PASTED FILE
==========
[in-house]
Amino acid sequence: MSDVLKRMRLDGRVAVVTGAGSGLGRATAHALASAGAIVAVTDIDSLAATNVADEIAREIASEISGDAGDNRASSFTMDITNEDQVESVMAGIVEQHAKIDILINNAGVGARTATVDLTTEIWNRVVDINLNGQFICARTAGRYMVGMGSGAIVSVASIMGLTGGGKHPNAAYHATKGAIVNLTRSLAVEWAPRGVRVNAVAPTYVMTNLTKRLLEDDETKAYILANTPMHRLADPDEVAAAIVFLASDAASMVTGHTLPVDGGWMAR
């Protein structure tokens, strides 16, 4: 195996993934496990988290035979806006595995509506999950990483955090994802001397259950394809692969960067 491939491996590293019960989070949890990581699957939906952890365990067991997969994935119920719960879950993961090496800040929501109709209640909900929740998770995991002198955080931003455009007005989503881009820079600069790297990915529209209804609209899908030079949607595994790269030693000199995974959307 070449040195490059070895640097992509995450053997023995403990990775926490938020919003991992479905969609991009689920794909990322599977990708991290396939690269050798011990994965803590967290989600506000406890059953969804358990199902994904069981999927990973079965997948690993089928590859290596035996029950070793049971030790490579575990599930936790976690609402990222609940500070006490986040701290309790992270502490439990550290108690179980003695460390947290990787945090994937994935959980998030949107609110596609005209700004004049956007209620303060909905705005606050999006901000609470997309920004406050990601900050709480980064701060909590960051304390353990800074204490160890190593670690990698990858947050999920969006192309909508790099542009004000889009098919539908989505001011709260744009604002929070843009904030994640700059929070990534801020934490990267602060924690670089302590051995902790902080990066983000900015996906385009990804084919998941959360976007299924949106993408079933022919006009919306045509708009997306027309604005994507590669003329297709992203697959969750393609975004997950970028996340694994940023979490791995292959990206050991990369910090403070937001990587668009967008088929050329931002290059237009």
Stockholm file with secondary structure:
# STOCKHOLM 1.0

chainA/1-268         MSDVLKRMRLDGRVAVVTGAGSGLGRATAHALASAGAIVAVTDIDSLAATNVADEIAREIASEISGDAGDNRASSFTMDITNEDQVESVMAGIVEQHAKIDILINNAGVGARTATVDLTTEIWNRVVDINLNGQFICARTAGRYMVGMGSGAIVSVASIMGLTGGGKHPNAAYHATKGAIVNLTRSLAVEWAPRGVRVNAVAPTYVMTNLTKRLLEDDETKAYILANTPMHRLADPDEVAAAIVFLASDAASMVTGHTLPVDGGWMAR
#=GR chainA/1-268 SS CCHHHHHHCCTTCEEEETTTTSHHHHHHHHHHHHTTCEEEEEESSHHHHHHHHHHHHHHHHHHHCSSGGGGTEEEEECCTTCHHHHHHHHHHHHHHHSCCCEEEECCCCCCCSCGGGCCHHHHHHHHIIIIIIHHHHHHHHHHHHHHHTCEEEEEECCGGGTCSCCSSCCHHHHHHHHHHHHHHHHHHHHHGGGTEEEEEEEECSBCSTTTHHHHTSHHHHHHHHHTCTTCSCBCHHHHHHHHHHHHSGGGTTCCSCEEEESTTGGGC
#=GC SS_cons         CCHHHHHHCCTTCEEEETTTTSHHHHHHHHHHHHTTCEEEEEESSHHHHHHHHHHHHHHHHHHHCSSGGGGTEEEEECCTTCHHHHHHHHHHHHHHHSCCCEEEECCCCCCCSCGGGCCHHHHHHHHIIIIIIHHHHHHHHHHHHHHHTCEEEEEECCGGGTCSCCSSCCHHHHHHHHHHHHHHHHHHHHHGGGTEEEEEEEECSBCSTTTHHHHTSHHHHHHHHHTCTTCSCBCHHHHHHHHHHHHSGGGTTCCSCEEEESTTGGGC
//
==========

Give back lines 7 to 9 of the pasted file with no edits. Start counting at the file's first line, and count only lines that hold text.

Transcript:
#=GR chainA/1-268 SS CCHHHHHHCCTTCEEEETTTTSHHHHHHHHHHHHTTCEEEEEESSHHHHHHHHHHHHHHHHHHHCSSGGGGTEEEEECCTTCHHHHHHHHHHHHHHHSCCCEEEECCCCCCCSCGGGCCHHHHHHHHIIIIIIHHHHHHHHHHHHHHHTCEEEEEECCGGGTCSCCSSCCHHHHHHHHHHHHHHHHHHHHHGGGTEEEEEEEECSBCSTTTHHHHTSHHHHHHHHHTCTTCSCBCHHHHHHHHHHHHSGGGTTCCSCEEEESTTGGGC
#=GC SS_cons         CCHHHHHHCCTTCEEEETTTTSHHHHHHHHHHHHTTCEEEEEESSHHHHHHHHHHHHHHHHHHHCSSGGGGTEEEEECCTTCHHHHHHHHHHHHHHHSCCCEEEECCCCCCCSCGGGCCHHHHHHHHIIIIIIHHHHHHHHHHHHHHHTCEEEEEECCGGGTCSCCSSCCHHHHHHHHHHHHHHHHHHHHHGGGTEEEEEEEECSBCSTTTHHHHTSHHHHHHHHHTCTTCSCBCHHHHHHHHHHHHSGGGTTCCSCEEEESTTGGGC
//